The Northwest: Cordillera Mountains and Subtropical Yungas

Stretching from sky-high peaks (the three Cordillera mountain ranges) down to semitropical lowlands (the Yungas), Bolivia’s Northwest provides some of the most varied and spectacular trekking in the country, and indeed the continent. It’s not too far from the capital, but is still one of the best places for adventurous travelers to get off the beaten track.

Making the dramatic descent, trekkers will pass traditional Aymará villages, completely isolated from the outside world except by miles of tiny Inca trails. It is difficult to visit the region independently, but tours, either privately or in small groups, can be easily arranged through travel agencies in La Paz.

Mountain biking has also taken off in a big way, and is a quick, easy way to get down to the Yungas from the highlands. The 200km-long mountain range of the Cordillera Real offers some fantastic high altitude experience for experienced mountaineers and hikers alike, with more than 600 peaks over the 5,000m mark, of varying difficulty. The even more remote Cordillera Apolobamba, to the north of the Cordillera Real bordering Peru, has been penetrated by tourists only recently and there are still many areas that have yet to be discovered. It can be a difficult and often inhospitable area to visit, but as off-the-beaten-track travel goes, it’s almost unbeatable.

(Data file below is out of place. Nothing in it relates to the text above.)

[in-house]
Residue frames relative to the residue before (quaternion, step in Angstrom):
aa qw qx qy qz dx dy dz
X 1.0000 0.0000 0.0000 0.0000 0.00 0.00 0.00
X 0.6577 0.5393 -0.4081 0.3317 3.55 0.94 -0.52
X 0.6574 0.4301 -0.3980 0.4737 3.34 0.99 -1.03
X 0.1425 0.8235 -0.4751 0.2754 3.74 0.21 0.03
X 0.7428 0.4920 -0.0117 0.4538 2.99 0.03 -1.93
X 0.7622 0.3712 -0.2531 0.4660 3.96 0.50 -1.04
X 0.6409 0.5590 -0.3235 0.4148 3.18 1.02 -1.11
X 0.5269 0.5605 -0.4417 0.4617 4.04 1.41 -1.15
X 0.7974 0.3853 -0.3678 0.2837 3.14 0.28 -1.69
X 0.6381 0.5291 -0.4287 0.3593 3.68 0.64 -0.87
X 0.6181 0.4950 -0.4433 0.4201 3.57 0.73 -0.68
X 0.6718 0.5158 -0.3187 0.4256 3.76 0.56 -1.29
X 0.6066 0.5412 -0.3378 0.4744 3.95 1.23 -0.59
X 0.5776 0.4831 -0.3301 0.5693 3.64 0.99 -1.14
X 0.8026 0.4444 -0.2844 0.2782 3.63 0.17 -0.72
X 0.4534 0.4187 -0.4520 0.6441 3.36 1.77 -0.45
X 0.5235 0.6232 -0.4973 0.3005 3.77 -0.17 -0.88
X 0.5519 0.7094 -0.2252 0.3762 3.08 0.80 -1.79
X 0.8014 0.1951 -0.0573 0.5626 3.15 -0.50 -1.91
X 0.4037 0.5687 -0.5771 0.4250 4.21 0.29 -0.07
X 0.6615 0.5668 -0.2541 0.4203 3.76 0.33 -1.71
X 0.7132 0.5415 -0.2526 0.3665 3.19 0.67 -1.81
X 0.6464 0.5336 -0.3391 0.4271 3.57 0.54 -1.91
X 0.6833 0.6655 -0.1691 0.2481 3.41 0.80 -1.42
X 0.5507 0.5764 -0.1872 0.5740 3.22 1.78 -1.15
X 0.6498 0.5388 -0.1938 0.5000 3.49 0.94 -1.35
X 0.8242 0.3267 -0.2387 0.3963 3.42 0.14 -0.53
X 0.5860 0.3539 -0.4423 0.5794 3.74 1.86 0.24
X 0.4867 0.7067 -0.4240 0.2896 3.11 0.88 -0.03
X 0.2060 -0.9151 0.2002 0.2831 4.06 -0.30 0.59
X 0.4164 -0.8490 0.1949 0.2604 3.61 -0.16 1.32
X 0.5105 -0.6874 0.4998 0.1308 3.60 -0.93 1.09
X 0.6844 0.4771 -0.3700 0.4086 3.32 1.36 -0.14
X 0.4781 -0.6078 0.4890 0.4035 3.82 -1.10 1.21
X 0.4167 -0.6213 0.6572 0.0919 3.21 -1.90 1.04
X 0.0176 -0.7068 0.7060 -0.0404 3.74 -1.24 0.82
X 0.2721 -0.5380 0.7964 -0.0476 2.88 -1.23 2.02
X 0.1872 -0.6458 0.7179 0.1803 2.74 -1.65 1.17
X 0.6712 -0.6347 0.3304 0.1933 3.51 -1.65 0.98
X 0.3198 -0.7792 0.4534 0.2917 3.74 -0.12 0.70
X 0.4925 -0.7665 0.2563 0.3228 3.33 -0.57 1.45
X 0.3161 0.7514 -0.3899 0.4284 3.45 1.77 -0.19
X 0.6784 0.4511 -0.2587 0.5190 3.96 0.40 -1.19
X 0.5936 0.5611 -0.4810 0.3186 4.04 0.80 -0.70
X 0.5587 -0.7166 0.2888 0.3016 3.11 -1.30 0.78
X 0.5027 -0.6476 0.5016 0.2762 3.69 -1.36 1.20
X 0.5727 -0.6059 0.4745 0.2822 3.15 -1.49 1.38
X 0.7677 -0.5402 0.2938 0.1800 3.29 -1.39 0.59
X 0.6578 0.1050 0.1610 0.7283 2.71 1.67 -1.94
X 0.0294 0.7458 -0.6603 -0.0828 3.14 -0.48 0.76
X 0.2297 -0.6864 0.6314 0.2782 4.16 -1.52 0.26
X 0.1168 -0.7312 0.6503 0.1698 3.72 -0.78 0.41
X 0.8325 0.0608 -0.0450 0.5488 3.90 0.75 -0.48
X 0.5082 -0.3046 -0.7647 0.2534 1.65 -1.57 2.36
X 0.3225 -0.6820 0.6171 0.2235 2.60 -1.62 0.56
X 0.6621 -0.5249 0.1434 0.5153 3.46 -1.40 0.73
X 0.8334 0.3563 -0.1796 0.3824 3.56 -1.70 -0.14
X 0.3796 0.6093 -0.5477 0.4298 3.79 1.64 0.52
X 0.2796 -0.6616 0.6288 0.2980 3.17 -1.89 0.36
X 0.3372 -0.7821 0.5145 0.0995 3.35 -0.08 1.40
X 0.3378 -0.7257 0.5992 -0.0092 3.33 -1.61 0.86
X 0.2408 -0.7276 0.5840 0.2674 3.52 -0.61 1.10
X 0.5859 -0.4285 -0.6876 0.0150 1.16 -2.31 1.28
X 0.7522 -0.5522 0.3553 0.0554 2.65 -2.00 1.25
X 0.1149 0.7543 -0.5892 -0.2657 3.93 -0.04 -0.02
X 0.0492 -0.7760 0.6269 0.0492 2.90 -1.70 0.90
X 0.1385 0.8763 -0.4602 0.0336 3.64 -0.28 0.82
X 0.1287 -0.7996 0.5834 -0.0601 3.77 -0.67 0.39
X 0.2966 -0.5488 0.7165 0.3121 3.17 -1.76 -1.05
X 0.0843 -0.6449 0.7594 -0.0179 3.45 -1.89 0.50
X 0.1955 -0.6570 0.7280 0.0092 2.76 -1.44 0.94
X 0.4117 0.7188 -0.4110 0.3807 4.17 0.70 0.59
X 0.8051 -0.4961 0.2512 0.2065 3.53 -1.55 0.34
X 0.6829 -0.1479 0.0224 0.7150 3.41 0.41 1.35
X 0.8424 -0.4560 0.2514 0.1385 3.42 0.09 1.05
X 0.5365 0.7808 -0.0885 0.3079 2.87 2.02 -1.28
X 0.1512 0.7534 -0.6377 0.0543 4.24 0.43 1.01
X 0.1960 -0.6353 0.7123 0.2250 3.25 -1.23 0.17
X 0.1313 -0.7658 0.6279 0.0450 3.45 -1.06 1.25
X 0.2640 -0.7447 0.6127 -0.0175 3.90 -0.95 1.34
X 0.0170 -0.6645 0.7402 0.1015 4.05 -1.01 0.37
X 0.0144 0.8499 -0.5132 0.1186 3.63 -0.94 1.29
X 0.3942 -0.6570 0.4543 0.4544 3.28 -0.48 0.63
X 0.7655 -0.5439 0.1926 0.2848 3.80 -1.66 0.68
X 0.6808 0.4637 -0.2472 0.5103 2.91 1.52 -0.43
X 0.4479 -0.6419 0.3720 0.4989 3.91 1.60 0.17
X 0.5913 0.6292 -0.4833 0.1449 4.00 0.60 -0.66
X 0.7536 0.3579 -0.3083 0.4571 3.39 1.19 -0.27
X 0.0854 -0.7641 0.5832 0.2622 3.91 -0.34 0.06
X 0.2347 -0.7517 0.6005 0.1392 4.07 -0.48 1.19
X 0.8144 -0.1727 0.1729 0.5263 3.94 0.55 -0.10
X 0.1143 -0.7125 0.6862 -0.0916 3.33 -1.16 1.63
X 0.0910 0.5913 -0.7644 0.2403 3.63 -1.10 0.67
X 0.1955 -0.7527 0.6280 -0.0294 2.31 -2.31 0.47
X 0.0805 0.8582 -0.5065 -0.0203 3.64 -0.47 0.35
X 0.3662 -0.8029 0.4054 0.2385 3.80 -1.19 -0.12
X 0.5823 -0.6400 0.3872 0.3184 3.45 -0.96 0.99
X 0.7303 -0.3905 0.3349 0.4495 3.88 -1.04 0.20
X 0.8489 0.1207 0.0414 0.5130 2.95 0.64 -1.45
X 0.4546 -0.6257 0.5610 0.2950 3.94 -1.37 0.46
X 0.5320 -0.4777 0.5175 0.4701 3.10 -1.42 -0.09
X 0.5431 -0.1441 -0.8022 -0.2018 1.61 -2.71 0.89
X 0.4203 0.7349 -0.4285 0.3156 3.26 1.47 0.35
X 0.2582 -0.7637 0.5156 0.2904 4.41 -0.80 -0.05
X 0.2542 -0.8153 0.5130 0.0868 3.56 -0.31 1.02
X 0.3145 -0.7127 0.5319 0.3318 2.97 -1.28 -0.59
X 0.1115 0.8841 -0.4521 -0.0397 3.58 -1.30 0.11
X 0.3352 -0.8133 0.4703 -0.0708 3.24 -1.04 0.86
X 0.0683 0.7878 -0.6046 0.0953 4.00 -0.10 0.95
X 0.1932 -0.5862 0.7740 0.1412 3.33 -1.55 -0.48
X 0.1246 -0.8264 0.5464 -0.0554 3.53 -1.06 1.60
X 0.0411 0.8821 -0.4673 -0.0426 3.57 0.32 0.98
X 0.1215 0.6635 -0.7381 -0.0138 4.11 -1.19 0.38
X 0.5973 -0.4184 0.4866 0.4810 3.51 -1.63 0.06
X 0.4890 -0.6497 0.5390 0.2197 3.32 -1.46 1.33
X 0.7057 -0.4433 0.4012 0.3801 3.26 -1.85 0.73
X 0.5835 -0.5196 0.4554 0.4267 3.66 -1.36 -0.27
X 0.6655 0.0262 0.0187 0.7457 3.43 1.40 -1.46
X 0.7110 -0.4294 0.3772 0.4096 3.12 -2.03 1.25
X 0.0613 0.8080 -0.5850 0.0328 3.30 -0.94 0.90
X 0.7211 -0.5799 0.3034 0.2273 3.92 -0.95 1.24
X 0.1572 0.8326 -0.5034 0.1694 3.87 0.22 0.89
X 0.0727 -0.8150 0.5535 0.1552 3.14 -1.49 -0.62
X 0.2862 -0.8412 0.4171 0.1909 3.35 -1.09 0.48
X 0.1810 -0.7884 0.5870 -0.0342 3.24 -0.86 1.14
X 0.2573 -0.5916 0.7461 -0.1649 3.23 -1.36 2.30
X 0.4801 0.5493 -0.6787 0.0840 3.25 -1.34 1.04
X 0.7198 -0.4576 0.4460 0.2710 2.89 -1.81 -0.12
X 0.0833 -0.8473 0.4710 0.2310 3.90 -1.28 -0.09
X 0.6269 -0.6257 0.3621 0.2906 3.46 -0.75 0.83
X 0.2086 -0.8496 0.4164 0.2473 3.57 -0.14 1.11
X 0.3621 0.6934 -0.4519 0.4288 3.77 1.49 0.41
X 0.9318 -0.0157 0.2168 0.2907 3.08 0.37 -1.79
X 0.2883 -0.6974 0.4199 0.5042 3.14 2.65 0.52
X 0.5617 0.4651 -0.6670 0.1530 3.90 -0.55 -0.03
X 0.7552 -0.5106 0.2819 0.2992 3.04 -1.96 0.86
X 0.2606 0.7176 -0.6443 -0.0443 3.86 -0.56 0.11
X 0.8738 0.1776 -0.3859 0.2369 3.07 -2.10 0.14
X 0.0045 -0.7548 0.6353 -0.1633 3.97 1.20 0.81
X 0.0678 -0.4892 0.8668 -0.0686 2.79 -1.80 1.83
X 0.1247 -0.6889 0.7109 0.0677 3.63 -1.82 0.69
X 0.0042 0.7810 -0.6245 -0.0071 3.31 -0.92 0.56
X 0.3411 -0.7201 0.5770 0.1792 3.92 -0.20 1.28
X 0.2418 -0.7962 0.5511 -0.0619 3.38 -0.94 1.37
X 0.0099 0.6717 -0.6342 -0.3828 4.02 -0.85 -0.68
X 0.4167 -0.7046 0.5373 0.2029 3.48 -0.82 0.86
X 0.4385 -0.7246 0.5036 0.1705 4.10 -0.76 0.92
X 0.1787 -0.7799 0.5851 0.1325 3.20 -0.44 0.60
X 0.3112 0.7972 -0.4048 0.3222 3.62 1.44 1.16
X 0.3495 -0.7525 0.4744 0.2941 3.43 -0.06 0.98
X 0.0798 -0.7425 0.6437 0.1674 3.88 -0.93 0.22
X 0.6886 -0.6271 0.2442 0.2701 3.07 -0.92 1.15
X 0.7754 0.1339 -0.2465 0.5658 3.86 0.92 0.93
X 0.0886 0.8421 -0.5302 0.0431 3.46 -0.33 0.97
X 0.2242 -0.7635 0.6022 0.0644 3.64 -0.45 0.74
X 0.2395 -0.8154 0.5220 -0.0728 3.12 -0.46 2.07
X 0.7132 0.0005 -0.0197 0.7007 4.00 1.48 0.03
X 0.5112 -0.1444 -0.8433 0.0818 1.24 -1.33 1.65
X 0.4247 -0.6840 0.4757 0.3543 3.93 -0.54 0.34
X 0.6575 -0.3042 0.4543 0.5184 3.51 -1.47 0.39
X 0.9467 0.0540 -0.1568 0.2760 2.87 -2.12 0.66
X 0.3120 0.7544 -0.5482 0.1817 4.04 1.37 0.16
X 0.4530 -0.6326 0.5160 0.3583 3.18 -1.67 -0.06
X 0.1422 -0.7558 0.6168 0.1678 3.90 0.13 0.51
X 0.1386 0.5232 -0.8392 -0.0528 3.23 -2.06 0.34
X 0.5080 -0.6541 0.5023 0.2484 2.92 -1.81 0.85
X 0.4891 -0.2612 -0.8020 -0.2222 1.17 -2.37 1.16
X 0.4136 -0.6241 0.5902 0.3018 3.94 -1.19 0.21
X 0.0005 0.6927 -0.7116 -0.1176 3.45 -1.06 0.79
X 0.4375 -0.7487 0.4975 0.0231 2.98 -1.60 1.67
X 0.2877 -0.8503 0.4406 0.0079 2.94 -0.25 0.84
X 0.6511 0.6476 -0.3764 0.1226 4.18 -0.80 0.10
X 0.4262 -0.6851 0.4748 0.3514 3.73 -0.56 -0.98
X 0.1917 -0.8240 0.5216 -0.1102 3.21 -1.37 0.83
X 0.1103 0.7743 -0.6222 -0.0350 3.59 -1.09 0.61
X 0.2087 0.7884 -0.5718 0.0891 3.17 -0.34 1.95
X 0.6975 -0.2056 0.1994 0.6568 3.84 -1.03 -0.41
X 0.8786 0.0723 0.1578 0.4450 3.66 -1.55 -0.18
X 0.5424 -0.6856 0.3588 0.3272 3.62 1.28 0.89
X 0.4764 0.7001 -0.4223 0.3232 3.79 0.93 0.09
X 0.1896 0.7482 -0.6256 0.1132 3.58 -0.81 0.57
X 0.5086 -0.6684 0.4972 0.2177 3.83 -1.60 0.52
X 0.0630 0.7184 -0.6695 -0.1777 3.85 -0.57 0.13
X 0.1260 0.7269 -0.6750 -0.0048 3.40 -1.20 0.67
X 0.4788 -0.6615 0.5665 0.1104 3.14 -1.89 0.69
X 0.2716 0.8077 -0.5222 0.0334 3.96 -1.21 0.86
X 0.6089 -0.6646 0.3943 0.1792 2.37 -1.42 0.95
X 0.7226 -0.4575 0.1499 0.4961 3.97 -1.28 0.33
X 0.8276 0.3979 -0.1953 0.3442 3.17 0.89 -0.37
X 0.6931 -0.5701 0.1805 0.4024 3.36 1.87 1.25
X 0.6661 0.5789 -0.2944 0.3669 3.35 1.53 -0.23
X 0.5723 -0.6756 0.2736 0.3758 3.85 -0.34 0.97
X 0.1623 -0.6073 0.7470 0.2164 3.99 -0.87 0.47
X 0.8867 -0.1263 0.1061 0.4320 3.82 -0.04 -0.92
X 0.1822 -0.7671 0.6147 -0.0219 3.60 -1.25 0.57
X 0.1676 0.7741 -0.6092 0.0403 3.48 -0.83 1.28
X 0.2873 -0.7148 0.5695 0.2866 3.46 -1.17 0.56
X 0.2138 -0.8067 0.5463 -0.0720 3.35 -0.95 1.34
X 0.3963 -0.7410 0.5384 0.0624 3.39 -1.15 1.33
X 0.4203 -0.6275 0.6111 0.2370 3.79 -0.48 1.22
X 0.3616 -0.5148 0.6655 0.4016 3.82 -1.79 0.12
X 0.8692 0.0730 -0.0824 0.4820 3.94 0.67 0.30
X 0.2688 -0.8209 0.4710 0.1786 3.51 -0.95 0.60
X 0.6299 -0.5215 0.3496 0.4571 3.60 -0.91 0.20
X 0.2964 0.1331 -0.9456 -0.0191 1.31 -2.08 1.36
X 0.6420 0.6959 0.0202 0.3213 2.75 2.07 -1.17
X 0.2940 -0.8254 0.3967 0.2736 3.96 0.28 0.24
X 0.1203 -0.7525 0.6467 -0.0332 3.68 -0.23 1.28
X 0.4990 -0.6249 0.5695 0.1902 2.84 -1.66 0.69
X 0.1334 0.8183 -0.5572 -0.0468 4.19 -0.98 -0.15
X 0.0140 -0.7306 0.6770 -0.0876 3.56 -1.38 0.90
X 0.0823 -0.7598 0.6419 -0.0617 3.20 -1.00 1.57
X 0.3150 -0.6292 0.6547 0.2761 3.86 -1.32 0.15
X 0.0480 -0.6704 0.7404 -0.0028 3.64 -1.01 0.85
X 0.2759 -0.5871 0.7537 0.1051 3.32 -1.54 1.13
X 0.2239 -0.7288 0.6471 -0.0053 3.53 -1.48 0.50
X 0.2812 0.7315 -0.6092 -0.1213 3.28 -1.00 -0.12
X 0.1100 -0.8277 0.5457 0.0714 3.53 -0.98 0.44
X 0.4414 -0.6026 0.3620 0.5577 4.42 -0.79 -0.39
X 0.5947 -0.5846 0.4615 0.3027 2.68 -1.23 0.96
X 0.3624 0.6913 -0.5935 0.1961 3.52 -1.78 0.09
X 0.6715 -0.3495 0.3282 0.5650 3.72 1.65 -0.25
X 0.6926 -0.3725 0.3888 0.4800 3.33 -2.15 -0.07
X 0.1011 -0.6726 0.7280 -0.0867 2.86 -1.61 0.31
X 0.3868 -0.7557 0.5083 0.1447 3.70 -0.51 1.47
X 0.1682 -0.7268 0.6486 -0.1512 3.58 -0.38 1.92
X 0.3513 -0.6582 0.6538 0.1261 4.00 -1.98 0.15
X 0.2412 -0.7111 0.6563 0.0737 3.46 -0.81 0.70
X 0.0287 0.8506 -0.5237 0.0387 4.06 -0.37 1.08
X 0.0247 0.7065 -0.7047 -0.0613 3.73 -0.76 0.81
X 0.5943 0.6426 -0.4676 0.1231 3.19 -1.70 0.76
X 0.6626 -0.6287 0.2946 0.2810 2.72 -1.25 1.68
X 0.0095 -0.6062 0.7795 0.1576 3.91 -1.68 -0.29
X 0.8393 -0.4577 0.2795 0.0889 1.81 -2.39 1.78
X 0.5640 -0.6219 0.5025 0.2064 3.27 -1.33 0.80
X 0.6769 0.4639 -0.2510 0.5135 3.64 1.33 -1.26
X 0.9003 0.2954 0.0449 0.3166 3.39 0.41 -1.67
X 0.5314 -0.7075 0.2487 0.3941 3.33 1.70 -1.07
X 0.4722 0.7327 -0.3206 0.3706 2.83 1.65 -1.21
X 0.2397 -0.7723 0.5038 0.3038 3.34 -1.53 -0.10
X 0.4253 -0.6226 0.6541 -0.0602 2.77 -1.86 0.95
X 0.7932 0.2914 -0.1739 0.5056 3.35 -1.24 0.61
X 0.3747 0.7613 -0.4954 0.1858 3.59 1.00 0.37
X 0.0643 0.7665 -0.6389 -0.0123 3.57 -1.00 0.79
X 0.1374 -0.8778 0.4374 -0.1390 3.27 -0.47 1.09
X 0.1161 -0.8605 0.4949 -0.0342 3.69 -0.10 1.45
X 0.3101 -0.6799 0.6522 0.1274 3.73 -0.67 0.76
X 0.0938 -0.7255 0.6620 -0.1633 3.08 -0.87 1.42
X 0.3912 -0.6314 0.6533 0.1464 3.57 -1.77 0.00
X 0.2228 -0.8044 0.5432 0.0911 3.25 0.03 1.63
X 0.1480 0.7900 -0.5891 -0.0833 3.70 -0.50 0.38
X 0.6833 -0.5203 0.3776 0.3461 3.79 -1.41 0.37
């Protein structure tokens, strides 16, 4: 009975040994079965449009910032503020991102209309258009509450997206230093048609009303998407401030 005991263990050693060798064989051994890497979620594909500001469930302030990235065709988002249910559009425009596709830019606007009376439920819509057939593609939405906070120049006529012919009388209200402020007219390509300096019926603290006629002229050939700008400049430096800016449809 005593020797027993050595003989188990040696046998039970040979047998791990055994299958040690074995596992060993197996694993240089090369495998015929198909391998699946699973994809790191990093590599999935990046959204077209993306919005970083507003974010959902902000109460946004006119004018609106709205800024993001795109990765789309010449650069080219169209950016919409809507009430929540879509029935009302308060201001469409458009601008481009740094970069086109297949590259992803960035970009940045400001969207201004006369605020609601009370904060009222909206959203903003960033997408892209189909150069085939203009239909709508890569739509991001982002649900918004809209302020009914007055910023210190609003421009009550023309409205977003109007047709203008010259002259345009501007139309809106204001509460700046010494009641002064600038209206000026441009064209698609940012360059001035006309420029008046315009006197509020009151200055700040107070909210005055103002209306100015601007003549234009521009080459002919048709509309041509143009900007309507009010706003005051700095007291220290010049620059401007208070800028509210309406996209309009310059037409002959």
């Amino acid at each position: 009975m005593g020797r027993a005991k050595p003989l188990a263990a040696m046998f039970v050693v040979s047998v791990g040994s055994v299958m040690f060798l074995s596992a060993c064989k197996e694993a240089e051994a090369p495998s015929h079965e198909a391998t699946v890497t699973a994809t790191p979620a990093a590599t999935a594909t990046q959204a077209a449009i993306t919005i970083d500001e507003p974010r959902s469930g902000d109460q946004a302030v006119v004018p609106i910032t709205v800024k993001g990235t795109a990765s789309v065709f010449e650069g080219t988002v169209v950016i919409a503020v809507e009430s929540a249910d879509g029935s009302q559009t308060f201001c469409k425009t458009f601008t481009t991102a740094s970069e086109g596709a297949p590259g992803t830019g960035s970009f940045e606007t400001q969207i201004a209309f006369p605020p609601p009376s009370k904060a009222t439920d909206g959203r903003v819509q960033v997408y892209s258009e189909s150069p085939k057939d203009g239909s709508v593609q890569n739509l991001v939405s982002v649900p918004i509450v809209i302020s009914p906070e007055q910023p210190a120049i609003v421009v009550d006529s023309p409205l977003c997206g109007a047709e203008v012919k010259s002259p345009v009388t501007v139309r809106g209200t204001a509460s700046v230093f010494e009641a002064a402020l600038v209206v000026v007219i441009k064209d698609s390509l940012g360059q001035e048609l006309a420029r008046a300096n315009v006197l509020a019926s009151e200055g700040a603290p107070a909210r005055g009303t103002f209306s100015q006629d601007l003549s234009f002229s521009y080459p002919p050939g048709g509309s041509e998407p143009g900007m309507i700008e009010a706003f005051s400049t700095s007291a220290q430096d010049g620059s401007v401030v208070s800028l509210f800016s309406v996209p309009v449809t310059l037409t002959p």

The Madidi National Park starts on the northern slopes of this mountain range, and is another good choice for trekkers. Although it can be difficult to access, nature enthusiasts will be well rewarded; the park encompasses high mountains and thick jungle, making it home to an incredibly diverse range of flora and fauna. Meanwhile, to the south of the Cordillera Real, the Cordillera Quimsa Cruz is the smallest of the Cordilleras, but as remote as the Apolobamba and offers similarly remote mountaineering possibilities.

In contrast, the Yungas, the area between the highlands and the Amazon basin is a well-established chillout spot for Bolivian and foreign tourists alike, thanks to its pleasant year-round climate. The most frequented town in the Yungas is Coroico, which has a good supply of tourist services, including several good eateries and hotels. Activities such as horseback riding, mountain biking, whitewater rafting and trekking can easily be arranged from here.

The colonial town of Sorata is also a popular weekend getaway thanks to its pretty streets and impressive scenery, and makes a good base for hiking and mountaineering expeditions. There are many well-trodden walking trails in this area, that vary in difficulty and altitude, and take anything from a couple of hours to several days. Many tourists use Coroico or Sorata as a base camp for these treks.